The new version of EMV 3D Secure allows merchants to send added data to card issuers, which should lead to fewer transactions being declined. One beauty of the system is that in most cases the consumer doesn’t have to enter a password or provide identification in any form.

Ryan Wilk, vice president of customer success, NuData Security, a MasterCard company

Ryan Wilk, vice president of customer success, NuData Security, a MasterCard company

Unmasking cybercriminals as they mingle with the online shopping crowds is one of the biggest challenges for online retailers during the holidays. Between 2018 and 2023 criminal data breaches will expose 146 billion records, growing at a rate of 22.5% per year according to Juniper Research. Every nugget of information is useful, every seemingly irrelevant data could open a treasure chest, whether it is via account takeover, identity theft or Frankenstein identities.

With a hefty payload in mind, cybercriminals have a great motivation to go through a variety of tasks; from testing newfound credentials with brute force attacks to opening new accounts and aging them so they blend in with legitimate accounts. Once they’ve done all their prep work, they are set to fleece as many merchants as possible.

The Holiday Hustle

Card-not-present (CNP) transactions are the main focus now that credit cards with EMV chips have closed off the card-present weakness gap. Nilson Research projects that CNP losses will reach $31 billion by 2020. Adding to this mayhem for merchants is this little thing called chargebacks, which happen when customers find unrecognized charges on their accounts and request merchants to refund those transactions.

The consumer doesn’t have to do anything.

When the merchant’s chargeback rate (the number of chargeback requests versus sales) starts to increase, merchants are penalized with higher payment processing fees. This means that all their transactions will be more expensive until their chargeback rate goes back to an acceptable threshold.

With professional imposters at the door, online retailers become more reticent about processing transactions that are suspicious. Similarly, banks who receive customer transaction requests through the merchants are also wary about authenticating them if they seem suspicious. It is this caution that leads to more false declines resulting in astronomical losses.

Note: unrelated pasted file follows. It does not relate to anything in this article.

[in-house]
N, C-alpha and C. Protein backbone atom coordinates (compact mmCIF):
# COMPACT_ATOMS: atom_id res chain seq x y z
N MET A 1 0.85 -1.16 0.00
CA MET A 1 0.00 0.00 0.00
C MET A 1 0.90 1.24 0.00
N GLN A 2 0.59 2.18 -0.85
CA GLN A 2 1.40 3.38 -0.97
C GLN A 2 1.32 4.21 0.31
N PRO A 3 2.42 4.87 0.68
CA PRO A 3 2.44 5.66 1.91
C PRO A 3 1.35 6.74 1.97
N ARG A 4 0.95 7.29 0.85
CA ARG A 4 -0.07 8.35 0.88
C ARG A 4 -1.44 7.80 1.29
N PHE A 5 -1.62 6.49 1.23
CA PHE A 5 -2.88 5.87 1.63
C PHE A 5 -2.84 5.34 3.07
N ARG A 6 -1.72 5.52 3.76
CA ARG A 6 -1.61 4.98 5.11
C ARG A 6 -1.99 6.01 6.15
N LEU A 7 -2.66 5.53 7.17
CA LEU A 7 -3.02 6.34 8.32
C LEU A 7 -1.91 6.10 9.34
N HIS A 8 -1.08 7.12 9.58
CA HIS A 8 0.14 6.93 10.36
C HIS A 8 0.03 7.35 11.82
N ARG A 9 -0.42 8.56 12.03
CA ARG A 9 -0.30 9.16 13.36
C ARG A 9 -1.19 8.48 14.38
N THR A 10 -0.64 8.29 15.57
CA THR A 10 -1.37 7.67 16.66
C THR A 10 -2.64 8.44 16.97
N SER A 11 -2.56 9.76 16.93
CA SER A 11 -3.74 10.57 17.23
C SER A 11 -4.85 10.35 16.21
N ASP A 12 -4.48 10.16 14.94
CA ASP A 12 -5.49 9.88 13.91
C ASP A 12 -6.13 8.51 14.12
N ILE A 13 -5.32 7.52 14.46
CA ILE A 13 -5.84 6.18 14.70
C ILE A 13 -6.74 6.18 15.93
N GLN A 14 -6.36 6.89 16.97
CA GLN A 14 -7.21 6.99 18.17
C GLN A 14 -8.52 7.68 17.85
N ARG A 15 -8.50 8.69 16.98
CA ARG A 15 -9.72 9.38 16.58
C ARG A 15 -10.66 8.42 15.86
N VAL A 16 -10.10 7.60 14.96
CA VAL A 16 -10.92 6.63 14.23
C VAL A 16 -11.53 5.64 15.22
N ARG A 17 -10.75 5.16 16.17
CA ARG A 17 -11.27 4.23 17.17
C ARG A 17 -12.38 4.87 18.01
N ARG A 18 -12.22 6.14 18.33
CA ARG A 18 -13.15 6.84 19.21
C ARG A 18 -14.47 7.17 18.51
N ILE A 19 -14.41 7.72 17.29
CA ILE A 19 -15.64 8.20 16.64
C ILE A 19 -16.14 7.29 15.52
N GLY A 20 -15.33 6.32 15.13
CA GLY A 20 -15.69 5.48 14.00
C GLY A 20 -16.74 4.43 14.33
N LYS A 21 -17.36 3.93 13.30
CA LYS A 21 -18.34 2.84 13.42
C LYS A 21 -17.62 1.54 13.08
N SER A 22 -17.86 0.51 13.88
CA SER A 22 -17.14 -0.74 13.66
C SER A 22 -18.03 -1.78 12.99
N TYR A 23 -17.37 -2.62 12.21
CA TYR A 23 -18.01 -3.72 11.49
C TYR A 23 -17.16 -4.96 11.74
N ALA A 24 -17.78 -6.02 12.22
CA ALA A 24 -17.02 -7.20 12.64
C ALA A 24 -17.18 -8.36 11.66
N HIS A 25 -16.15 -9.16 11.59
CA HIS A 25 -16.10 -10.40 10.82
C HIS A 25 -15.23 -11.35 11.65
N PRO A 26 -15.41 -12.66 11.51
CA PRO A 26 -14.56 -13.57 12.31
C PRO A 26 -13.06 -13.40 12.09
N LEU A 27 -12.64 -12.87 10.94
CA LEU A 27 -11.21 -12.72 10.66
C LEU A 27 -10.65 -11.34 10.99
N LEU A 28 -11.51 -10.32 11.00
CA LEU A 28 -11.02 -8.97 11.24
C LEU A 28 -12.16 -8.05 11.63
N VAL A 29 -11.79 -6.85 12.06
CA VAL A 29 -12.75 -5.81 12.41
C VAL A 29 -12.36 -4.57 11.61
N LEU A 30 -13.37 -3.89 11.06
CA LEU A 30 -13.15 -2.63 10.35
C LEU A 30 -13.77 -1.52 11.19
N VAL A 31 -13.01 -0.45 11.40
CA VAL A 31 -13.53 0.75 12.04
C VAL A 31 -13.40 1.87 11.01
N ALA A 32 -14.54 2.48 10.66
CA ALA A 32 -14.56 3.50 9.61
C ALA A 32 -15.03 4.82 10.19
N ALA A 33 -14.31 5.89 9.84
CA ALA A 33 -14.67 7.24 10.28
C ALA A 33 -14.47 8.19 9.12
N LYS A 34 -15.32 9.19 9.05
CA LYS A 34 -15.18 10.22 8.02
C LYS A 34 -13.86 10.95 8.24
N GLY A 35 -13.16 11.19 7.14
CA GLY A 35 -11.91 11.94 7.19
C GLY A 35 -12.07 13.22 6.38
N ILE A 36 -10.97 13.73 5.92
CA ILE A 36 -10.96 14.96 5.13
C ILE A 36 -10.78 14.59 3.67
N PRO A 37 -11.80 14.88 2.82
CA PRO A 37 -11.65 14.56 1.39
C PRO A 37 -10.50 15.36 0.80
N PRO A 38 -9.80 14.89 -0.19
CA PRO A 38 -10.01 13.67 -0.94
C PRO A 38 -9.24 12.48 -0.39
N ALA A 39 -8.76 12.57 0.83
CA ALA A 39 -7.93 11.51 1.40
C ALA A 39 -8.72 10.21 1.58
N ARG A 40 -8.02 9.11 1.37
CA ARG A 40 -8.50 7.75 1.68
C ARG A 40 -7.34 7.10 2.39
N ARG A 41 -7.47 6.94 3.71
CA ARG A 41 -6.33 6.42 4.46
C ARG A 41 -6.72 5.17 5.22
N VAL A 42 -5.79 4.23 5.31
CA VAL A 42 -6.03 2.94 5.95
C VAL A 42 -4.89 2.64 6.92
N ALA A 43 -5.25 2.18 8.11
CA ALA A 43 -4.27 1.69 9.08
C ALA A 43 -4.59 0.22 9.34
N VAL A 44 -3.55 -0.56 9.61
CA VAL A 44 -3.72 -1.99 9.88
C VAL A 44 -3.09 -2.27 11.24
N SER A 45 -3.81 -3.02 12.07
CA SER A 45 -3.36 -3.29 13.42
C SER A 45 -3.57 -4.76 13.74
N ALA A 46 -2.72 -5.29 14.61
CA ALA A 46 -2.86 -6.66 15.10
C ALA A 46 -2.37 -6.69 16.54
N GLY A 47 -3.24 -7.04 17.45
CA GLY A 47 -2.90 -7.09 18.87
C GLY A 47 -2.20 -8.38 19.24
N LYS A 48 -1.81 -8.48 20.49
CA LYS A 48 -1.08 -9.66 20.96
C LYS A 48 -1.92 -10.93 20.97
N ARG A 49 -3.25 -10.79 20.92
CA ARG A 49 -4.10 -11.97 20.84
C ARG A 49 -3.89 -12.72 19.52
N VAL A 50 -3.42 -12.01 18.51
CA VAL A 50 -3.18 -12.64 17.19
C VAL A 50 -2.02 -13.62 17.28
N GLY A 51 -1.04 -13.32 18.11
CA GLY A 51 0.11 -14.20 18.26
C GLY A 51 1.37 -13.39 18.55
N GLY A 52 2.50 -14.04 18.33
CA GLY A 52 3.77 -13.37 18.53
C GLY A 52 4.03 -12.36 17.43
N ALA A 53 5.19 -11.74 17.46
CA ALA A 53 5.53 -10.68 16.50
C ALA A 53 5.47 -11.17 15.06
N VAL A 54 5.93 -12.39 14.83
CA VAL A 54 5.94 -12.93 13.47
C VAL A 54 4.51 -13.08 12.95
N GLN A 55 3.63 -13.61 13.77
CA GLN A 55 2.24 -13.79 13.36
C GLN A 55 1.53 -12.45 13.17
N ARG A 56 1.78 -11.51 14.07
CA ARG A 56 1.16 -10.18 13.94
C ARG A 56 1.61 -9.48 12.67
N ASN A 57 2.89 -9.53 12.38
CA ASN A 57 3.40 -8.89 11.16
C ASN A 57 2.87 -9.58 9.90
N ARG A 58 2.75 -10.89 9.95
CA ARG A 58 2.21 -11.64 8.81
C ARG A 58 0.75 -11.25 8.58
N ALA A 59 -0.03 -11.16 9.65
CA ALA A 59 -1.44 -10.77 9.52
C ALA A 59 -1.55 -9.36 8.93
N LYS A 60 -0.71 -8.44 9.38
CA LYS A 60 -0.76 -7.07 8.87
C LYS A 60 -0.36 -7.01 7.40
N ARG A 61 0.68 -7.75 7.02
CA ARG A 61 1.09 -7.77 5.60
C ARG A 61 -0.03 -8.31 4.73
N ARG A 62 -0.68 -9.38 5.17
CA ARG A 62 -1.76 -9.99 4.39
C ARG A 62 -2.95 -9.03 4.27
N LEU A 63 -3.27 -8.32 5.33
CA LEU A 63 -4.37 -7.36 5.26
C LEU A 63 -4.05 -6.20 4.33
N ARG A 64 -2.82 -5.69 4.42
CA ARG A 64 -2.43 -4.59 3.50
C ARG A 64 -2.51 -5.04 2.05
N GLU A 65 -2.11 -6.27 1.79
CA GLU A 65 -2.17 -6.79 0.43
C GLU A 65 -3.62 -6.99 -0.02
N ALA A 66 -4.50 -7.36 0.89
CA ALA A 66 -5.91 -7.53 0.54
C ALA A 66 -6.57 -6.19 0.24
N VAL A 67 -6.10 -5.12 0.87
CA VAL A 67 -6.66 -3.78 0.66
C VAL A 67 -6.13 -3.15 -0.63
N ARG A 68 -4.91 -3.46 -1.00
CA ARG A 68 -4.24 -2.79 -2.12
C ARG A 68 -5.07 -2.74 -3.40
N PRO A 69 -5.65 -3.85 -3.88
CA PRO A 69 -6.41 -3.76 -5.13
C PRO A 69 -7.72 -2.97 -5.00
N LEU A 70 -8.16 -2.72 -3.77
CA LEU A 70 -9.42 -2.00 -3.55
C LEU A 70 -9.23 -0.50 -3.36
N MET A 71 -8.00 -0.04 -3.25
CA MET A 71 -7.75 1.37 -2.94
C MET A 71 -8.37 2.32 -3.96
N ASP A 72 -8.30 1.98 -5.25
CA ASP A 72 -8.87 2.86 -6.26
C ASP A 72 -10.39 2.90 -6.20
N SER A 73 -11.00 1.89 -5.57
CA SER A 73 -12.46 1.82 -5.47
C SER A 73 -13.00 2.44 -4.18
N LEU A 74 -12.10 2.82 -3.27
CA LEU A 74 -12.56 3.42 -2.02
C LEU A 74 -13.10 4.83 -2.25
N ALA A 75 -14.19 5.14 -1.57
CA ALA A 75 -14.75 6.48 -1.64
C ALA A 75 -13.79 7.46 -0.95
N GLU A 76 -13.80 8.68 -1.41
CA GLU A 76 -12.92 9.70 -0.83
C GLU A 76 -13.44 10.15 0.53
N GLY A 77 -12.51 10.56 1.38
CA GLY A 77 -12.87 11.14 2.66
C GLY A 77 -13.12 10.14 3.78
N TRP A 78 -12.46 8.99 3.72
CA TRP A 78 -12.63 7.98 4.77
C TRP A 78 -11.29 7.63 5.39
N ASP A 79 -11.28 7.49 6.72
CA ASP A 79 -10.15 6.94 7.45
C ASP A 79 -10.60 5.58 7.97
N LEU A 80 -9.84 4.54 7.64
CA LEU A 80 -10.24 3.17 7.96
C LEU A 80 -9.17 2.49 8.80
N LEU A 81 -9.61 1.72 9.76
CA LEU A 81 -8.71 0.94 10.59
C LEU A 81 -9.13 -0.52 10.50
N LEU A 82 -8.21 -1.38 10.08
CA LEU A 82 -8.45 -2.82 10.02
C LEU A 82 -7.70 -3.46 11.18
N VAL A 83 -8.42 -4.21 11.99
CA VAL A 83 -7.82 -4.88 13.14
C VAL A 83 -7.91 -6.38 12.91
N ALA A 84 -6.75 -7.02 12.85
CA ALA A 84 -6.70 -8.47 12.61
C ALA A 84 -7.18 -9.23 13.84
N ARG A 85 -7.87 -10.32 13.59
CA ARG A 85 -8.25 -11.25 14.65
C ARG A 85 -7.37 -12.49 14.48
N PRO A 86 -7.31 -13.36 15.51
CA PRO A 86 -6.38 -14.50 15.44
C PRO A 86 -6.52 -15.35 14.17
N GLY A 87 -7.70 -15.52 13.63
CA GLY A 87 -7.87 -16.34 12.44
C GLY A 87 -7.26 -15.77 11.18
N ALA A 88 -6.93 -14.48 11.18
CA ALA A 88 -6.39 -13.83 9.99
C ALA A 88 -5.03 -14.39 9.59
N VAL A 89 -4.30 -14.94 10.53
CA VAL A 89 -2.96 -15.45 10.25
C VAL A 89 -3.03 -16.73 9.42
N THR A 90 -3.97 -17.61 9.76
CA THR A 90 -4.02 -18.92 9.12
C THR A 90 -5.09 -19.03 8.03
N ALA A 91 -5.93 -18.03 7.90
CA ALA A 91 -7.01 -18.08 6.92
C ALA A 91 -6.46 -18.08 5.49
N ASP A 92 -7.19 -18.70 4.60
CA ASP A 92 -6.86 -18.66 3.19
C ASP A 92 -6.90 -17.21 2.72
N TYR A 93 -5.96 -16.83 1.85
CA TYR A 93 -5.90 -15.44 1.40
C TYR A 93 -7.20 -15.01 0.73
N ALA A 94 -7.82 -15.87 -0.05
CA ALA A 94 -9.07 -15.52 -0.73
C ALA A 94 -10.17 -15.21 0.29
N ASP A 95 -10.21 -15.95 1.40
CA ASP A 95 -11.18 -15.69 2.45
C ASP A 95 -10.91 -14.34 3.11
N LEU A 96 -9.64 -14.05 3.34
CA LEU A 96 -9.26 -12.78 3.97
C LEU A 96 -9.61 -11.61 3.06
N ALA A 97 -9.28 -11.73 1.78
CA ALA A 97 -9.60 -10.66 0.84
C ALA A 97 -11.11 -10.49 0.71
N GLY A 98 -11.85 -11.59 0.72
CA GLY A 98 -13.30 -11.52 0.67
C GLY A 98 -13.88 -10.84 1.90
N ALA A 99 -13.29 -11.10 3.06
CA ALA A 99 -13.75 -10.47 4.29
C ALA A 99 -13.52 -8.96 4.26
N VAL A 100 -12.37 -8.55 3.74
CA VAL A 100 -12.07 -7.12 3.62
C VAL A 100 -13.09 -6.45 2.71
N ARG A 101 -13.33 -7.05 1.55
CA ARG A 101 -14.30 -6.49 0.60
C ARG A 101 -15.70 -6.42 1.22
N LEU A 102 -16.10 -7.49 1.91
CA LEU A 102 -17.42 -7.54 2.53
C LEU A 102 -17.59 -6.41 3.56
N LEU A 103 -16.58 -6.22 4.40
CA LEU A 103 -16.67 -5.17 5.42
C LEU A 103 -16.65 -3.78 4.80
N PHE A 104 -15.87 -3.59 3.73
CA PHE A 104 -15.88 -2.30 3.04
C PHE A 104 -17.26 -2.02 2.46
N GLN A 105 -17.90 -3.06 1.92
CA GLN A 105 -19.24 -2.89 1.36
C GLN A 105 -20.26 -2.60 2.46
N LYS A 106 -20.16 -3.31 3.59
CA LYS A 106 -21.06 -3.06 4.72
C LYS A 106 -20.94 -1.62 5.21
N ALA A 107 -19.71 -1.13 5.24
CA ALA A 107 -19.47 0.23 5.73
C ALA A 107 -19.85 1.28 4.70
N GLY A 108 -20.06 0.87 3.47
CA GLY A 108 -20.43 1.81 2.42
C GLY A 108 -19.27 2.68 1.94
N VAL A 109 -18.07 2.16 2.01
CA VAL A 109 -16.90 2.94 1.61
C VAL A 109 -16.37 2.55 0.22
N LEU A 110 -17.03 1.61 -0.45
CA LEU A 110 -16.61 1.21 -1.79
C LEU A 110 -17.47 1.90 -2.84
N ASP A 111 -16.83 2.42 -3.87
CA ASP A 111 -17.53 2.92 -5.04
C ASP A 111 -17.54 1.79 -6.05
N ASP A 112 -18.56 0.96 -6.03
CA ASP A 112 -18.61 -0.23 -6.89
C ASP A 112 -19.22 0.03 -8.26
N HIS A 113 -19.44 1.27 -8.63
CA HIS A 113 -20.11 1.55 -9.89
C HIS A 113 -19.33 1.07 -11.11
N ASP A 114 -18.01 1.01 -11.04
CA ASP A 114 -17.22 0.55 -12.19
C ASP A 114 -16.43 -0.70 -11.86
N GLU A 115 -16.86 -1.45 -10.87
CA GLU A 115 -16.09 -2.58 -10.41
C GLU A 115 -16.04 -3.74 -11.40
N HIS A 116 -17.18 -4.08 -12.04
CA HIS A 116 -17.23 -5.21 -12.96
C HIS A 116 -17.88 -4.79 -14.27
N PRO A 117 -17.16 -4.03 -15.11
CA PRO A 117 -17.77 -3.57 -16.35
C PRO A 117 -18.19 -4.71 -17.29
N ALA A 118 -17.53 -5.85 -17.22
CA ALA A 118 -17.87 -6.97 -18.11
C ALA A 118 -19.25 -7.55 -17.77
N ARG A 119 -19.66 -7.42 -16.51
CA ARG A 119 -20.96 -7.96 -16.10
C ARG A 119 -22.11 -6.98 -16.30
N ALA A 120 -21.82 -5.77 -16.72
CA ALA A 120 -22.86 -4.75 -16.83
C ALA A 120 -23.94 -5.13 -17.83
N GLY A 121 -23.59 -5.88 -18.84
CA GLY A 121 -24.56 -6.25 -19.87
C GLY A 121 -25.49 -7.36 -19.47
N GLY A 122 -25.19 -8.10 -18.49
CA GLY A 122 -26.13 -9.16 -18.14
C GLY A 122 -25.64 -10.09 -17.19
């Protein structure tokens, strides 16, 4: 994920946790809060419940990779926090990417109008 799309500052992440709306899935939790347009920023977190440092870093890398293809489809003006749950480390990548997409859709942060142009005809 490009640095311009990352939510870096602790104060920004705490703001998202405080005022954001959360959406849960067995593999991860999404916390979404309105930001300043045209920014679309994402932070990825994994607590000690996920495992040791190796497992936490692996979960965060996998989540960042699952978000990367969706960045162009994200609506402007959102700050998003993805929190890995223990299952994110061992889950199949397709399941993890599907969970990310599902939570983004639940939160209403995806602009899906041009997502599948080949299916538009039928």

To be precise, in 2017 the false-decline rate alone accounted for $300 billion in losses in the U.S. according to the Aite Group. Merchants suffer additional damage; numbers from Javelin research show that 32% of falsely declined consumers stop shopping with that retailer.

So, online retailers are surrounded with customers and criminals, facing one dilemma: Who do you say yes to? who do you decline and how many sales will you lose if you decline a good transaction?

EMV 3DS – A New Path to Prosperity

In an effort to throw online retailers a life-line, credit card networks have come together to help with EMV 3DS (commonly known as 3DS 2.0), a protocol to authenticate CNP transactions. The protocol has been revamped and leaves behind the authentication complexity that had been a burden in the past. The consumer doesn’t have to do anything. They will notice a difference on how they are authenticated: Instead of receiving a request to insert a 4-digit pin or other type of code to confirm the purchase, they will either not be asked anything (90% of the times) or they will be asked to authenticate themselves with a thumb, facial scan or other biometric scan.